When selling relatively expensive water treatment equipment to consumers, a consumer financing option is often necessary to close the sale. Many consumers don’t have the available cash nor do they have available credit on a credit card.
If you offer consumer financing, you likely have a relationship with a local bank or other financial institution, or a large, nationally recognized finance company to whom the customer applies for financing. This is referred to as “primary financing” relationships. As long as the customer has credit acceptable to your primary financing source, you’ve consummated the sale and are ready to install the equipment.
But what happens if the customer has been rejected by your primary financing source? You have a willing customer and have already invested your organization’s time in making the sale. Should you simply walk away?
Secondary financing source
The answer is an emphatic “no.” In addition to a primary financing source, you should also have a secondary financing source. A secondary financing source will evaluate the credit of those rejected by your primary financing source and buy many of those that were rejected by the primary. While the amount paid to you will be less than what you receive from your primary financing source, using a secondary financing source will greatly improve your financial results.
A secondary financing source will generally fund between 50 and 85 percent of the sale price of the equipment, depending on the credit quality of the customer. The examples below illustrate how this can benefit your business:
Assumed sale price of equipment…………..$5,000
Assumed cost from the manufacturer… -$2,500
Assume that a secondary financing source is willing to fund 70 percent of the sale price of the equipment. Using that parameter, you would have the following profit scenario:
Cash received from sale………………………….$3,500
($5,000 x .70, or 70 percent)
Cost from manufacturer………………………..-$2,500
While this profit margin isn’t as great as the original $2,500 margin, it still adds to your overall profits. It also permits you to keep your installers busy (you’re still paying them even if there’s nothing to install). Additionally, it motivates sales personnel through more closed sales.
To continue this brief financial example, let’s extract a one-day income statement for this assumed transaction under two conditions—a sale financed by a secondary source at 70 percent and no sale at all.
In this example, by using secondary financing you have covered your cost of doing business for the day and made a small profit. If you didn’t make the sale, you’ve lost the amount of your fixed business costs.
Cost of downtime
The use of a secondary financing source makes sense if your business isn’t 100 percent busy. As you can see from the example above, any business downtime is costly. Even if you have sales every day, the use of secondary financing can make your business more profitable by leveraging your organization. Let’s examine an example that compares one sale funded at 100 percent vs. two sales—one at 100 percent and the other at 70 percent.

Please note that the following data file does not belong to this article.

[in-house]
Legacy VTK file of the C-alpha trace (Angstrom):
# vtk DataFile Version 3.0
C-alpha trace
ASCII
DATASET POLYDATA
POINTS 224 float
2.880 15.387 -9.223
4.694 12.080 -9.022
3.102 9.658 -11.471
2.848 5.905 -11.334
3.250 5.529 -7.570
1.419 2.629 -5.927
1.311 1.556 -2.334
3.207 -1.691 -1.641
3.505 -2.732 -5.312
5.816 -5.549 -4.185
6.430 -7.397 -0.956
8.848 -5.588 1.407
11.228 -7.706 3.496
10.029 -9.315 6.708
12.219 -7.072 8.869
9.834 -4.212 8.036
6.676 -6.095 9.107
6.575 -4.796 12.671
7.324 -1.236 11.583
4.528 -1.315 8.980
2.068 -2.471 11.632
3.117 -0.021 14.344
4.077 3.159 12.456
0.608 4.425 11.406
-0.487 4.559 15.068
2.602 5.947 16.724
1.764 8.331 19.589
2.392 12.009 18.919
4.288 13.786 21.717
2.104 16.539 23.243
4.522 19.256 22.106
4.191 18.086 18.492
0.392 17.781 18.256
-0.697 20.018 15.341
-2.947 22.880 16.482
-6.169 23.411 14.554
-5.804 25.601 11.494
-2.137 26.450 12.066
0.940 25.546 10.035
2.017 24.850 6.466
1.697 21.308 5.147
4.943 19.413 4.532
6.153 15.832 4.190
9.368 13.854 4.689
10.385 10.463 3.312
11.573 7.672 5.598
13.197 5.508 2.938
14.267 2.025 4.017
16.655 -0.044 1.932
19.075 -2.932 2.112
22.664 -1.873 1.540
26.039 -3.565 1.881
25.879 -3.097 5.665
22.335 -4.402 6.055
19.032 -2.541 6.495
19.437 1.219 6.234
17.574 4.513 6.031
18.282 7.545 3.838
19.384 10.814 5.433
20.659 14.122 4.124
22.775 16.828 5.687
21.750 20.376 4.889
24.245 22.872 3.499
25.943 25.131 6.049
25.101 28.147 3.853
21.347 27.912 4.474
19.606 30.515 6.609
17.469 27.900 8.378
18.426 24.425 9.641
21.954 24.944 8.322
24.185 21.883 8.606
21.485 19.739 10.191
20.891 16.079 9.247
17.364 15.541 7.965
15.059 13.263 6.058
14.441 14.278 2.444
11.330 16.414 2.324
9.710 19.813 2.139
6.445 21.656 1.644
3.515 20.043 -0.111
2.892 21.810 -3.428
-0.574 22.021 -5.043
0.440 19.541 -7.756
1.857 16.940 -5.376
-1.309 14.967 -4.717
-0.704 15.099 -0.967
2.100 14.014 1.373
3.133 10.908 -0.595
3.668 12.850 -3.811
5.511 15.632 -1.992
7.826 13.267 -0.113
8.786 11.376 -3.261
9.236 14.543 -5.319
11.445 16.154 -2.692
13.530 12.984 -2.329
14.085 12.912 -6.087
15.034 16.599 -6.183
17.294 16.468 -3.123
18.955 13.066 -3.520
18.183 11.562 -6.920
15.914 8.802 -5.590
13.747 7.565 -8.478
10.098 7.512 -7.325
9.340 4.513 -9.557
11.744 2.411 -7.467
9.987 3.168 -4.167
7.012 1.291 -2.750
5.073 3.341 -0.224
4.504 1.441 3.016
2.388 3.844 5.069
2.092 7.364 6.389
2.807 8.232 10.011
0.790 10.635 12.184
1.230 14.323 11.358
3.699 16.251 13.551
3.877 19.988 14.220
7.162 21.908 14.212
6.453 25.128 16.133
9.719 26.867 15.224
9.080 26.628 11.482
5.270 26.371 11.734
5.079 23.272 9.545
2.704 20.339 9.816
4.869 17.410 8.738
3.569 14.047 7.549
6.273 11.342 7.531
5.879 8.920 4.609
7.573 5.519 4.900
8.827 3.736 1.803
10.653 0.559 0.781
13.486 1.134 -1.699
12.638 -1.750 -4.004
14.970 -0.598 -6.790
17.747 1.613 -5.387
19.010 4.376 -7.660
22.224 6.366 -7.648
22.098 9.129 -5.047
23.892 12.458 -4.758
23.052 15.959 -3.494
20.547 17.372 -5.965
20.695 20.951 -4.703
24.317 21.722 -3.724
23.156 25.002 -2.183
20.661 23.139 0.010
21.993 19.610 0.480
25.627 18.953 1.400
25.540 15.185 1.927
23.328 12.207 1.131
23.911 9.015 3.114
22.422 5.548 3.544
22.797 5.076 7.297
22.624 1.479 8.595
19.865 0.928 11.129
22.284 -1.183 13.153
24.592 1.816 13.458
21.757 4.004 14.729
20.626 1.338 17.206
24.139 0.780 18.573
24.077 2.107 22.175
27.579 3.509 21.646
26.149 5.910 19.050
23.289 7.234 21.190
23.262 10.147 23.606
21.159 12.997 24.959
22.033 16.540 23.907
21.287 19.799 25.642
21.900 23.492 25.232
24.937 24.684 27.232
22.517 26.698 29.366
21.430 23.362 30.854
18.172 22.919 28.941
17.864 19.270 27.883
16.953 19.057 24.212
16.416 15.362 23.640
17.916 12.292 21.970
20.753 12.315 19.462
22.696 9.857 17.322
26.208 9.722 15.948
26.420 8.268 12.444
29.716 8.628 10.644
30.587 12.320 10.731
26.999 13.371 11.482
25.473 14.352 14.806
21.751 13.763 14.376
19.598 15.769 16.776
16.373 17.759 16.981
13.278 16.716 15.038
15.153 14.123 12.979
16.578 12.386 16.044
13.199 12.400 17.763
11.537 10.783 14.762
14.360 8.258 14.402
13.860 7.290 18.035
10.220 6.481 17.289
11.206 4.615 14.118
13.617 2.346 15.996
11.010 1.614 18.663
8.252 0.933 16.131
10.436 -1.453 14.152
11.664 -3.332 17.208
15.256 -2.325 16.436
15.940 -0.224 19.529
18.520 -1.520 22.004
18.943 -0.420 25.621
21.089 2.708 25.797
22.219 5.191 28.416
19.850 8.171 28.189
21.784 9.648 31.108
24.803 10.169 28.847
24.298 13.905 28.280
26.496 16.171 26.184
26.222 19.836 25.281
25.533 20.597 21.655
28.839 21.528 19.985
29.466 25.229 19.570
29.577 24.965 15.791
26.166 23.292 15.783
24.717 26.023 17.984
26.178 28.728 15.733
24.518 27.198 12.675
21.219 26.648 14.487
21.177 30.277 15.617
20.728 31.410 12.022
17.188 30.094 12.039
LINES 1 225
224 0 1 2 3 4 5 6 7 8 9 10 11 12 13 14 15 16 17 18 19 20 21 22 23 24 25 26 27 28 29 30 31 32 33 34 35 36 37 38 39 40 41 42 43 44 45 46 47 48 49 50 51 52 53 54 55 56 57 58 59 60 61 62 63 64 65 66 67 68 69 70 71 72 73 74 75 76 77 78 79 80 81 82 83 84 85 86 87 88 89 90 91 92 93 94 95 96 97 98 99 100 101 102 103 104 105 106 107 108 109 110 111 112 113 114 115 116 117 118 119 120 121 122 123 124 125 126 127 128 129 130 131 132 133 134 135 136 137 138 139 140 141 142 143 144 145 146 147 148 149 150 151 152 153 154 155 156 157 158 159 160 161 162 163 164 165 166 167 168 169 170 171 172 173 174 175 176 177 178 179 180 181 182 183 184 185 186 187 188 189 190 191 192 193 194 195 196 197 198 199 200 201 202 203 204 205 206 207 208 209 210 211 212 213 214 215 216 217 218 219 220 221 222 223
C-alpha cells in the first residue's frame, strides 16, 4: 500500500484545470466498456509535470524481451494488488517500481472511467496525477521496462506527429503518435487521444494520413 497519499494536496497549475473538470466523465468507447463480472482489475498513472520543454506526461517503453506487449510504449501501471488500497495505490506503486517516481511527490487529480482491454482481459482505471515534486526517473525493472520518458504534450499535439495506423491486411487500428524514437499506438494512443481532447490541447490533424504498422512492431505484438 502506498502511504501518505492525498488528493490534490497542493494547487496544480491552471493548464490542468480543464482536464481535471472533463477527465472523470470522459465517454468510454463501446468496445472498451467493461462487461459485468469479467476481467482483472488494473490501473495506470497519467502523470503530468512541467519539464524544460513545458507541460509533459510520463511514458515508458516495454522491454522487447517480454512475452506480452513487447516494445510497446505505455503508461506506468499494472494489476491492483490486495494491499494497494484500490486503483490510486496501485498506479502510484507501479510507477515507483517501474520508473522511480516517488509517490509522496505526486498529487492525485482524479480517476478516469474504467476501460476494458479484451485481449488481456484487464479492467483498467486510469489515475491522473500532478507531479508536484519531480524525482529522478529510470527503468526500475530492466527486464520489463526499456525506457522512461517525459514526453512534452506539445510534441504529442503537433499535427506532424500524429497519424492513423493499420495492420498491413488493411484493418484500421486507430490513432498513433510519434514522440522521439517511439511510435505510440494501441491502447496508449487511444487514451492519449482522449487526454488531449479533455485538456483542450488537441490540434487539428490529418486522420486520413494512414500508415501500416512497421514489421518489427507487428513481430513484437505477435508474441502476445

Here, use of a secondary financing source increases your daily net income by $800 ($2,350 vs. $1,550). If you could increase your sales by one per day and have 250 workdays throughout the year, this translates into an extra $200,000 of annual profit.
A question commonly asked regarding secondary financing concerns the fairness of the discount (the difference between being funded at 100 percent of the sale price as opposed to a lesser amount). This discount is usually tied to the credit quality of the customer and covers anticipated charge-offs from the overall customer pool. By this, it’s meant that different customers will merit different credit risk ratings on whether they’re likely or not to default on the debt based on their credit history, etc. These are generally your B and C credit customers. Keep in mind that these customers have been rejected from your primary financing source, which accept only A credit customers. Therefore, their credit is far from perfect and the secondary financing source will incur a greater percentage of credit losses. The objective, however, is always to limit those losses, which improves the ability of the business to obtain credit for its customers.
The benefits of a secondary financing source are more income, greater leverage of installation staff, more sales over which to spread fixed costs, and a more motivated sales force. There are other benefits as well. Probably the most tangible, additional benefit is the potential for more salt or chemical sales because your equipment will require them. The more units that you have in the field, the greater your potential for ancillary sales. It’s hard to walk away from a willing customer. A secondary financing source allows you to increase your sales in a situation that would otherwise be a lost opportunity.
About the author
Joe Helstrom is the chief financial officer of Carmel Financial Corporation Inc., of Carmel, Ind., a secondary consumer finance company. It provides financing to the water treatment industry on a national basis. Helstrom can be reached at (317) 844-7951 ext. 216, or email: [email protected]